For the OP, in your case, I'd stay away from using any of the soaps you have as they can leave residue on your hair, I guess go with the baking soda, but get some apple cider vinegar to rinse with afterward.

AstrayStar
September 18th, 2010, 11:10 AM
ACV is great for this. You'd need to use it in much stronger concentration though, and really work it through your hair rather than just use it for a rinse. I've put straight ACV on my ends (my ends are about 10 inches of hair) and then worked a little bit of conditioner or natural shampoo into it to give it a good scrub, then rinsed off, with the best results I've ever had.

I'd also like to mention that while baking soda also works similarly, that it is important to rinse with ACV afterwards to restore the natural pH to the hair, the extreme alkalinity of the baking soda is not good for hair.

For the OP, in your case, I'd stay away from using any of the soaps you have as they can leave residue on your hair, I guess go with the baking soda, but get some apple cider vinegar to rinse with afterward.

Oooooh - I will have to try that :)

ktani
September 18th, 2010, 11:27 AM
Hi everyone!

I tried the search function but did'nt really find what I was looking for.

My problem is that i've made myself a promise: Not to trim til Cristmas! A big commitment for me that hates bad ends and have fine hair. The reason I made this promise is to just finally gain some lenght. And if I have to chop of an inch and a half at chrismas, then so be it. At least the hair on my head will all be in good condition and longer than it has been in years!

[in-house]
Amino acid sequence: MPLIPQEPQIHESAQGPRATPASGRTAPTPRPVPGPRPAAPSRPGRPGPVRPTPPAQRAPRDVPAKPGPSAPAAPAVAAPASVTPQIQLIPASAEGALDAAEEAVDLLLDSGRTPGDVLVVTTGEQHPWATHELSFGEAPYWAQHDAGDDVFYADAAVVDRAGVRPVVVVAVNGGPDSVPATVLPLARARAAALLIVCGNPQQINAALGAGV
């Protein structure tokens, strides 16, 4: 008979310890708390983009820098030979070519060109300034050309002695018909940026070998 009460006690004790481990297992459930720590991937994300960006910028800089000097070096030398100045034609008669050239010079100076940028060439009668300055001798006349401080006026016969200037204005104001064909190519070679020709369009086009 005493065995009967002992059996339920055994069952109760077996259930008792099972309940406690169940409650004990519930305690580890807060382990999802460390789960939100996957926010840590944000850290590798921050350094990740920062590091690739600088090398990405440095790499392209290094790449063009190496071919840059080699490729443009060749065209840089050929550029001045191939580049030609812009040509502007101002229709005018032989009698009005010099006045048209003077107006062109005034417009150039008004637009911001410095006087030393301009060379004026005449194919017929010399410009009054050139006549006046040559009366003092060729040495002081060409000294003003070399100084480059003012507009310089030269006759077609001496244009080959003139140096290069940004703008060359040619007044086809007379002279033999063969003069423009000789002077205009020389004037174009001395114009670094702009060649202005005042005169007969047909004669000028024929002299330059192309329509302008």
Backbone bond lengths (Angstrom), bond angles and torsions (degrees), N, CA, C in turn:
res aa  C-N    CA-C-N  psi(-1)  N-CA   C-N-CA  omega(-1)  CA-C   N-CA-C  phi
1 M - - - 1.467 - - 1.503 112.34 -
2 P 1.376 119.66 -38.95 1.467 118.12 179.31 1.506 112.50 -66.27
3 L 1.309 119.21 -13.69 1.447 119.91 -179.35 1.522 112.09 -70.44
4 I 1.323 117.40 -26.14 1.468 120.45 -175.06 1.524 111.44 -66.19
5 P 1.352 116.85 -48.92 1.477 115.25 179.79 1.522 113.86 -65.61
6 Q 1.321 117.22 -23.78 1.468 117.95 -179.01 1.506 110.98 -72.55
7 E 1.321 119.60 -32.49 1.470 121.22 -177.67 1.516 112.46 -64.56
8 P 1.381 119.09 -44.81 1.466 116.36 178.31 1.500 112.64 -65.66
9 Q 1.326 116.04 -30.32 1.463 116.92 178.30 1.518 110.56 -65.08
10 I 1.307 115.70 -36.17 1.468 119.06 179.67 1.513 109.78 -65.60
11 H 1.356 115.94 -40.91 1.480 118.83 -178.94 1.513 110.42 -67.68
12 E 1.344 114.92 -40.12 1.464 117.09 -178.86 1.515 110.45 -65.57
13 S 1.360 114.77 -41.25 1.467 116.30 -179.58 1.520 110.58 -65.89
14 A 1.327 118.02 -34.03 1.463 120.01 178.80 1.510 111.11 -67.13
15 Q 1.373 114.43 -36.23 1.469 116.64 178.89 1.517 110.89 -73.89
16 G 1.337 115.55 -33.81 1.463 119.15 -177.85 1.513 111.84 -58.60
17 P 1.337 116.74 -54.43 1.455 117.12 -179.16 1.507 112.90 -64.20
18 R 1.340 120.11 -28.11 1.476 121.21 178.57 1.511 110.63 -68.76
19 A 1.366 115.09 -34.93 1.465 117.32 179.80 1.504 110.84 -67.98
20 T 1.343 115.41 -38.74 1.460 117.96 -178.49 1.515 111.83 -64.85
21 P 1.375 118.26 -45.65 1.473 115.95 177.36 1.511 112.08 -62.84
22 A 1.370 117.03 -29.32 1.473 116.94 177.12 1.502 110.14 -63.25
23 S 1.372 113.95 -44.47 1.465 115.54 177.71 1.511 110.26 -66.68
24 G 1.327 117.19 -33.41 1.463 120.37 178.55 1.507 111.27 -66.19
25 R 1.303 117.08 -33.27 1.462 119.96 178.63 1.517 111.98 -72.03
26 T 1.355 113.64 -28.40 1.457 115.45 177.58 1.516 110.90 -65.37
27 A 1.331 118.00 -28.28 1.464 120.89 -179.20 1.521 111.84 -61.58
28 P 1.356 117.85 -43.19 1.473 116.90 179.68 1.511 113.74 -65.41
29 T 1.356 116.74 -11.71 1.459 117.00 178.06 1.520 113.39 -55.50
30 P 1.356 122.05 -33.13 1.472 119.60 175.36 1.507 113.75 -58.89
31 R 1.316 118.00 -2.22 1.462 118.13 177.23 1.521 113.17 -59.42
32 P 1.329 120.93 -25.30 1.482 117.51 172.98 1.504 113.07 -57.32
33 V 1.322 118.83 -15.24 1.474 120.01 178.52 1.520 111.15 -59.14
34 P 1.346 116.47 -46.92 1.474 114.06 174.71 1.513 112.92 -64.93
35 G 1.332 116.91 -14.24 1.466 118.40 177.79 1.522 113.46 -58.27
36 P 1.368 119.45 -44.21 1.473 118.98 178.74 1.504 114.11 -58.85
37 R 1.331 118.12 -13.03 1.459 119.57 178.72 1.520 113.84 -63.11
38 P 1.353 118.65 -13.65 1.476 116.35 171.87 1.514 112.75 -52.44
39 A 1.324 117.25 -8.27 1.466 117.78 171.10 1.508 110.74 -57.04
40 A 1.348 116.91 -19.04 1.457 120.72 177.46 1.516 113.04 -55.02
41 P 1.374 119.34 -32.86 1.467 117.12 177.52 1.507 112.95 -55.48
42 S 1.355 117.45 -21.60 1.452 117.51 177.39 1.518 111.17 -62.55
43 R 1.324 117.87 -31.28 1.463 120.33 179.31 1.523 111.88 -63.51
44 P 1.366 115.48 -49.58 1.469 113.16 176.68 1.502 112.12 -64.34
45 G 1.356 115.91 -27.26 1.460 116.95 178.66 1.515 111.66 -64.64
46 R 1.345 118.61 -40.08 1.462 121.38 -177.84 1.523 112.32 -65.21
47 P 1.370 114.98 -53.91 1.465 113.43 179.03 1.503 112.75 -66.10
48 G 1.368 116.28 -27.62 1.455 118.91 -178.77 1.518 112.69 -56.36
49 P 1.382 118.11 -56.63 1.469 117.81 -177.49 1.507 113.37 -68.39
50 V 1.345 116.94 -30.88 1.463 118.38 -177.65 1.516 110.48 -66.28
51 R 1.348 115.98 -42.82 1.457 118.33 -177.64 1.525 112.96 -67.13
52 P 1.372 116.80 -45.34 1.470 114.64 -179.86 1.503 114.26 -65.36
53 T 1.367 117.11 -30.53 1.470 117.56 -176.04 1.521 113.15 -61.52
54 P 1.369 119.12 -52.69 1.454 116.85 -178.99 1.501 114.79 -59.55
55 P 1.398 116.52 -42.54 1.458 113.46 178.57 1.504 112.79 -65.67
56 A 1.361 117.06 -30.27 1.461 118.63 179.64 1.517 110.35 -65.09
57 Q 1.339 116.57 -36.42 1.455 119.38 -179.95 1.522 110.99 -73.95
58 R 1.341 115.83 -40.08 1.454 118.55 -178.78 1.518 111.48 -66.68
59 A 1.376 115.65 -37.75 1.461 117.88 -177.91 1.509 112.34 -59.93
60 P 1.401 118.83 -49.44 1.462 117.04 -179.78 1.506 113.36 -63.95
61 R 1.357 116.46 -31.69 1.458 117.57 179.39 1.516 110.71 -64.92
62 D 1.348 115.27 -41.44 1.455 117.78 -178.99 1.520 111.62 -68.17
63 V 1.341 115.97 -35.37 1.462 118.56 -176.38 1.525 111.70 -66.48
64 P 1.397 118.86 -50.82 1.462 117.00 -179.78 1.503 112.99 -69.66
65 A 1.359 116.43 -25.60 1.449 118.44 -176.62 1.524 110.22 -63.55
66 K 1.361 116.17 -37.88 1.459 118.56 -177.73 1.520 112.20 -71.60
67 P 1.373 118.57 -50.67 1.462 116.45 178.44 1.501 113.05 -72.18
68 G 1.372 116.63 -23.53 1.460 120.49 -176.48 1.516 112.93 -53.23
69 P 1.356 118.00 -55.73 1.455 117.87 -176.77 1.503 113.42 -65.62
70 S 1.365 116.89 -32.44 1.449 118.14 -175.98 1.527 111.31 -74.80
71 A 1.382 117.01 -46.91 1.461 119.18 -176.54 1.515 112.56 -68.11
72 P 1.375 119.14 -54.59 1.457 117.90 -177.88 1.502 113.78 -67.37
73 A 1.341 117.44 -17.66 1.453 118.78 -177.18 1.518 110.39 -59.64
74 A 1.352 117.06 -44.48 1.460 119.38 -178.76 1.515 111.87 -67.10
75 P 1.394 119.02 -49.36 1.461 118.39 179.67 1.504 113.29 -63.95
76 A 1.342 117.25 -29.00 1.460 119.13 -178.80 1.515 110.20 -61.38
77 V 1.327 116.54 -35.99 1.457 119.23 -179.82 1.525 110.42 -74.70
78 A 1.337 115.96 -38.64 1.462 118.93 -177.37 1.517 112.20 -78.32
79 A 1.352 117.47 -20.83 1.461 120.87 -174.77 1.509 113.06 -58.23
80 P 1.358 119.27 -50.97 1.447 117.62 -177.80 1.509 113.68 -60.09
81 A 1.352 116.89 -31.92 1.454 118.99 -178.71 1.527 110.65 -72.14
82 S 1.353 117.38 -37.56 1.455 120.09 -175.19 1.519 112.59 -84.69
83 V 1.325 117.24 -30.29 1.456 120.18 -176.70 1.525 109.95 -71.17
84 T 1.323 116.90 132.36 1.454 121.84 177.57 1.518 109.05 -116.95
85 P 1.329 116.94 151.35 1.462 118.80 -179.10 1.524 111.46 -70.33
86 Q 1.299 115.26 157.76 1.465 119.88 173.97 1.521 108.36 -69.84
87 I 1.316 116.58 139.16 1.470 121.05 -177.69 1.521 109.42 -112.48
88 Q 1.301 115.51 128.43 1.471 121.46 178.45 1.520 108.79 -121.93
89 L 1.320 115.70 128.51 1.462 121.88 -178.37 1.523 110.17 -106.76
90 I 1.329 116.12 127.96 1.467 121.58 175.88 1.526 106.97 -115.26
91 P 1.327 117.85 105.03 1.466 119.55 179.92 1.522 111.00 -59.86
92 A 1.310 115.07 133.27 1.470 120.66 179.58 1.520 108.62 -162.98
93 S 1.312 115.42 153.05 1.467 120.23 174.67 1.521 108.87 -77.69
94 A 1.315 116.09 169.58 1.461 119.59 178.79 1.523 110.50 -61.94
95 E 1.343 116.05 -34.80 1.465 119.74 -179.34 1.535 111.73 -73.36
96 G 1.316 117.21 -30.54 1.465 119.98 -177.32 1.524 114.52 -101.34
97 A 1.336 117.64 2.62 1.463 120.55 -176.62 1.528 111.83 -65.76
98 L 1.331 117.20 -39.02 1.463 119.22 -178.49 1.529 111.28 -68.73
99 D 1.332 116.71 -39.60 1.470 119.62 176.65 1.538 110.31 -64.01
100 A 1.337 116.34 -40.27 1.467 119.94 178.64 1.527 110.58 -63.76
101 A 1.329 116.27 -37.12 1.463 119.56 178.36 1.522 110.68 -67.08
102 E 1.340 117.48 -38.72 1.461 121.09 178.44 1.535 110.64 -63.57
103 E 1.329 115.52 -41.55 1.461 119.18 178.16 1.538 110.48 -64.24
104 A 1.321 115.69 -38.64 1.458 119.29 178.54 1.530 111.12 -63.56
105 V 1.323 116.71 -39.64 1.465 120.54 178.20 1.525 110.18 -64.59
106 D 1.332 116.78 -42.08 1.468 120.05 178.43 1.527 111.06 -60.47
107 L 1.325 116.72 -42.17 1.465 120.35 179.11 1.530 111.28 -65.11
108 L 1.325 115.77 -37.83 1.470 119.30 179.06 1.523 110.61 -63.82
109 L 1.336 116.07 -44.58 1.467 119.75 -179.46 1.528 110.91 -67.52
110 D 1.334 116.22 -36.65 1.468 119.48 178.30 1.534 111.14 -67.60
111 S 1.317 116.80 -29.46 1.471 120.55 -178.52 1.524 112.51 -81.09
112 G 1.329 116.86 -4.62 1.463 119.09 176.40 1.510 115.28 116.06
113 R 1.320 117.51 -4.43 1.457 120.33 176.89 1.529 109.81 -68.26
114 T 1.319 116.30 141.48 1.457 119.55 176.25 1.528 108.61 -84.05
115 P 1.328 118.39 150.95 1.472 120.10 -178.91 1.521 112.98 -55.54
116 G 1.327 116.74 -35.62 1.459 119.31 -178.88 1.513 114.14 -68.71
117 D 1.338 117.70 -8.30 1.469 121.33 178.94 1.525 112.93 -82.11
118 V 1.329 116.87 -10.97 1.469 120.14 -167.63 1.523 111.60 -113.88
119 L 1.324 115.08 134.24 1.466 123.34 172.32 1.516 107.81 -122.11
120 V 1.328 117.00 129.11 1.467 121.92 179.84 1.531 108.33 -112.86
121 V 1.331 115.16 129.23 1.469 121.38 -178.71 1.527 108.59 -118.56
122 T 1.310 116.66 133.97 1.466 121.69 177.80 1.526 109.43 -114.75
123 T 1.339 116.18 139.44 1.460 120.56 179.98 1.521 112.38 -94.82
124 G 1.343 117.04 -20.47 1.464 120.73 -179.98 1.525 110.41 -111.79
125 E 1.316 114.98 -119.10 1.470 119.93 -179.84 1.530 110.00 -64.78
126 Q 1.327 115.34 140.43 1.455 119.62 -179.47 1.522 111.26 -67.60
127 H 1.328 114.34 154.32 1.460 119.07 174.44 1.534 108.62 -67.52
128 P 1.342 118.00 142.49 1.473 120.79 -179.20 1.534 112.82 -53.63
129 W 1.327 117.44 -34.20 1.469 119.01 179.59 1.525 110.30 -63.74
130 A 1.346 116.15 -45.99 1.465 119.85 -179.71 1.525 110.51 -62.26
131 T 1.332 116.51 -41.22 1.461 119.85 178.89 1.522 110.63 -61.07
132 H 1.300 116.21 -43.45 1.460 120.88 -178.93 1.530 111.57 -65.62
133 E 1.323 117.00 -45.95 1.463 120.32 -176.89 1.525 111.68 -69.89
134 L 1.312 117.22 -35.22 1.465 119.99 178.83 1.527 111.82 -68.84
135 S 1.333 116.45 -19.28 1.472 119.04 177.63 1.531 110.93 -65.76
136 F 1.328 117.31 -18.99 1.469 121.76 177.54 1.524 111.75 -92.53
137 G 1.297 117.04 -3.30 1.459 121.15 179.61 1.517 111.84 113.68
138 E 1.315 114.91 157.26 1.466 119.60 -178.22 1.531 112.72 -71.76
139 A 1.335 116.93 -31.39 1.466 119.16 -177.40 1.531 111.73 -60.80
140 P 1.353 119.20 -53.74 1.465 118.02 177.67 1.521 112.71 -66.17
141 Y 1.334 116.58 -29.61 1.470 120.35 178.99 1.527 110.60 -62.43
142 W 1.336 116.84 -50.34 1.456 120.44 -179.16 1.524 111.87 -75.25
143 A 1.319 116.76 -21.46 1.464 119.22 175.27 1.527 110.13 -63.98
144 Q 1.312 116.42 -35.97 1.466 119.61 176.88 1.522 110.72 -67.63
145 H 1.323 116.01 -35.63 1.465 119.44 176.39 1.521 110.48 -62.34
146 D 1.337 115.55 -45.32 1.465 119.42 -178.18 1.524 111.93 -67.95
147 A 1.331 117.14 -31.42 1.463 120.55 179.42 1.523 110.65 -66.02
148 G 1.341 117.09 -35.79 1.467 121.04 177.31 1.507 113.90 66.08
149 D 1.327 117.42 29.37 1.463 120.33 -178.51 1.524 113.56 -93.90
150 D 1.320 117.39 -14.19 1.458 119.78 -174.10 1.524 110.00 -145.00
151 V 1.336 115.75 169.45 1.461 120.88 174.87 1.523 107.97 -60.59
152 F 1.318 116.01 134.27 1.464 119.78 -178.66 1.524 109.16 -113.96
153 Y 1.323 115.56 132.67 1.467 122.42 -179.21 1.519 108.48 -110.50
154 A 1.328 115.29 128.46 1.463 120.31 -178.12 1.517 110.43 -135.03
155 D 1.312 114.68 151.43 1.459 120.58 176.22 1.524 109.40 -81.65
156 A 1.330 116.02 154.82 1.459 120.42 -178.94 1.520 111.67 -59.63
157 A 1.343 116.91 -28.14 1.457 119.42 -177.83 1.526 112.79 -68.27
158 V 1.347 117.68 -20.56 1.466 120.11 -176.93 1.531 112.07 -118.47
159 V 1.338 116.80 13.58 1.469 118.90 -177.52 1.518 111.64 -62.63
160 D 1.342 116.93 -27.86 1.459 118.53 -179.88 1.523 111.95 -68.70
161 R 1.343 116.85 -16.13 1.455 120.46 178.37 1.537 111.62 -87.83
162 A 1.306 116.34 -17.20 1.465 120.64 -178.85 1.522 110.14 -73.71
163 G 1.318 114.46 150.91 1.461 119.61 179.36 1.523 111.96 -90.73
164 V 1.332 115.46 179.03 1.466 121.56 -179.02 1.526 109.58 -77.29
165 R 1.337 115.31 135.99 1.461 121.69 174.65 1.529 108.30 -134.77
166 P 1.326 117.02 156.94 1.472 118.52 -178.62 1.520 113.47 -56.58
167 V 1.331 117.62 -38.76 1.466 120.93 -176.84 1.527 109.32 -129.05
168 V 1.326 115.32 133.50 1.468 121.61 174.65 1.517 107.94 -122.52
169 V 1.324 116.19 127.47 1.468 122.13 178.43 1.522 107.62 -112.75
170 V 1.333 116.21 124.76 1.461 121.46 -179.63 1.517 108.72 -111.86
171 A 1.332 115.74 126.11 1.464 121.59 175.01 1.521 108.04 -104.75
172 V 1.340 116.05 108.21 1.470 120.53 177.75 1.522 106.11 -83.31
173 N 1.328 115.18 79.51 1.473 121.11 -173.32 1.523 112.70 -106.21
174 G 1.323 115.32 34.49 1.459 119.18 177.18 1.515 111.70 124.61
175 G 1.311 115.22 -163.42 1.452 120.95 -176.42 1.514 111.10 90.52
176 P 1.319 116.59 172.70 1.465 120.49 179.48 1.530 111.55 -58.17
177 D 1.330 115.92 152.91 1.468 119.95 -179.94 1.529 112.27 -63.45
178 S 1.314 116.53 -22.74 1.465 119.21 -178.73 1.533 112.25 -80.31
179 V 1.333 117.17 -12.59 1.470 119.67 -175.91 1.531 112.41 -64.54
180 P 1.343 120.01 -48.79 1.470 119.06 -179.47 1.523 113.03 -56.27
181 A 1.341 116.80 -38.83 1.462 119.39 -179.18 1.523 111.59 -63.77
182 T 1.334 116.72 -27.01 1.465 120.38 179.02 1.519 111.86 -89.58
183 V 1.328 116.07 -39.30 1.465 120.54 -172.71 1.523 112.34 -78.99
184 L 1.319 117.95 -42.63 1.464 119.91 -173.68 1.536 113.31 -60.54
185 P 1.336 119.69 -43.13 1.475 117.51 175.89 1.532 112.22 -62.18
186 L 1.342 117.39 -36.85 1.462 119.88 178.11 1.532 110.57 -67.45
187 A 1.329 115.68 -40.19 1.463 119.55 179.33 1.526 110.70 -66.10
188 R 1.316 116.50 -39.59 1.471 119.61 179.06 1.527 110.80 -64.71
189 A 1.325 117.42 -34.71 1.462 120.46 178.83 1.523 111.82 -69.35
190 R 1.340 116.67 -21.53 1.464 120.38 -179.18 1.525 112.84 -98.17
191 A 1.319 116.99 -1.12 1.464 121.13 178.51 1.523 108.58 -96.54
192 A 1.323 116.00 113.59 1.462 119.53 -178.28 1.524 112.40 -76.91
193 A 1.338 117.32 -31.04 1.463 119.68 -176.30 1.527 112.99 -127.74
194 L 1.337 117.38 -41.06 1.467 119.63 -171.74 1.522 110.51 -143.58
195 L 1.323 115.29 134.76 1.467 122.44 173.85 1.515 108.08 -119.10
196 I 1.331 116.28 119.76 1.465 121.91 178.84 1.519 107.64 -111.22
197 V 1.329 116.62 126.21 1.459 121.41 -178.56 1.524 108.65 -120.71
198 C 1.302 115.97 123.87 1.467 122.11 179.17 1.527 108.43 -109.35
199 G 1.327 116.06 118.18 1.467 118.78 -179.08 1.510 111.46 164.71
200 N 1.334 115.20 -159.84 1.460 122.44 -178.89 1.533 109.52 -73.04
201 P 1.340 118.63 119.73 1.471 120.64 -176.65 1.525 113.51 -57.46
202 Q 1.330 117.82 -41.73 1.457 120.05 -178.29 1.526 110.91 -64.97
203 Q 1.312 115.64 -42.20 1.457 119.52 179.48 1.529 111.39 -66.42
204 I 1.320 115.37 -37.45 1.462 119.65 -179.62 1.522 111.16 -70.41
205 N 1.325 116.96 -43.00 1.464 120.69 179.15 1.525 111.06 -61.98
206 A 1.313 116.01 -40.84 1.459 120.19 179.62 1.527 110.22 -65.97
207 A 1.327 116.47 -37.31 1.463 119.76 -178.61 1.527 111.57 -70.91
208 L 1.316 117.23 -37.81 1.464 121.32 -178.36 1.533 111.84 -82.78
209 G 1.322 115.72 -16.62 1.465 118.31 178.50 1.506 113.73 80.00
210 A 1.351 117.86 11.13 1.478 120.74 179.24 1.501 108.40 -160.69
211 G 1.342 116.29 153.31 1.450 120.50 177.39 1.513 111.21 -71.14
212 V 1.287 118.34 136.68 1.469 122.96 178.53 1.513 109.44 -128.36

But i'm starting to feel that my ends are a bit crunchy. And I was thinking about trying to clarify. But what can I use?
As a person interested in haircare, i have'nt used any shampoo in years, so I don't have ANY in my cupboards. I never use cones or protein either, since my hair hates them. Dry oils are a bad idea aswell since they make my ends really crunchy (have tried grapeseed, jojoba and sweet almond). EVOO and other heavier oils work ok though.

Correct me if I'm wrong, but the whole idea with claifying is to use a strong, very cleansing SLS shampoo to get rid of all residues that oils, conditioner and styling products might leave on your hair? But does it have to be SLS?

This is what I have got, can any of this be used? :

Washing up liquid?
Soap nuts? But are the soap nuts strong enough to clarify with?
Baking soda?
Bile soap?
Soap made from pine oil? (Såpa in swedish)

Hoping to get som good tips from you experts out there :)

Many Thanks

Welcome to LHC!

Vinegar does not clarify conventional product build-up although it can remove some natural product residues. Using a very strong solution of vinegar can dry out hair and can also be damaging to hair, depending on how much is used and how often.

Baking soda can be abrasive unless it is fully dissolved in water.

Here are 3 threads that may help you. They all contain links you may find of value.

1. why/when do you clarify?
http://forums.longhaircommunity.com/showthread.php?t=55221

2. I just chelated with....
http://forums.longhaircommunity.com/showthread.php?t=55391

3. baking soda
http://forums.longhaircommunity.com/showthread.php?t=46985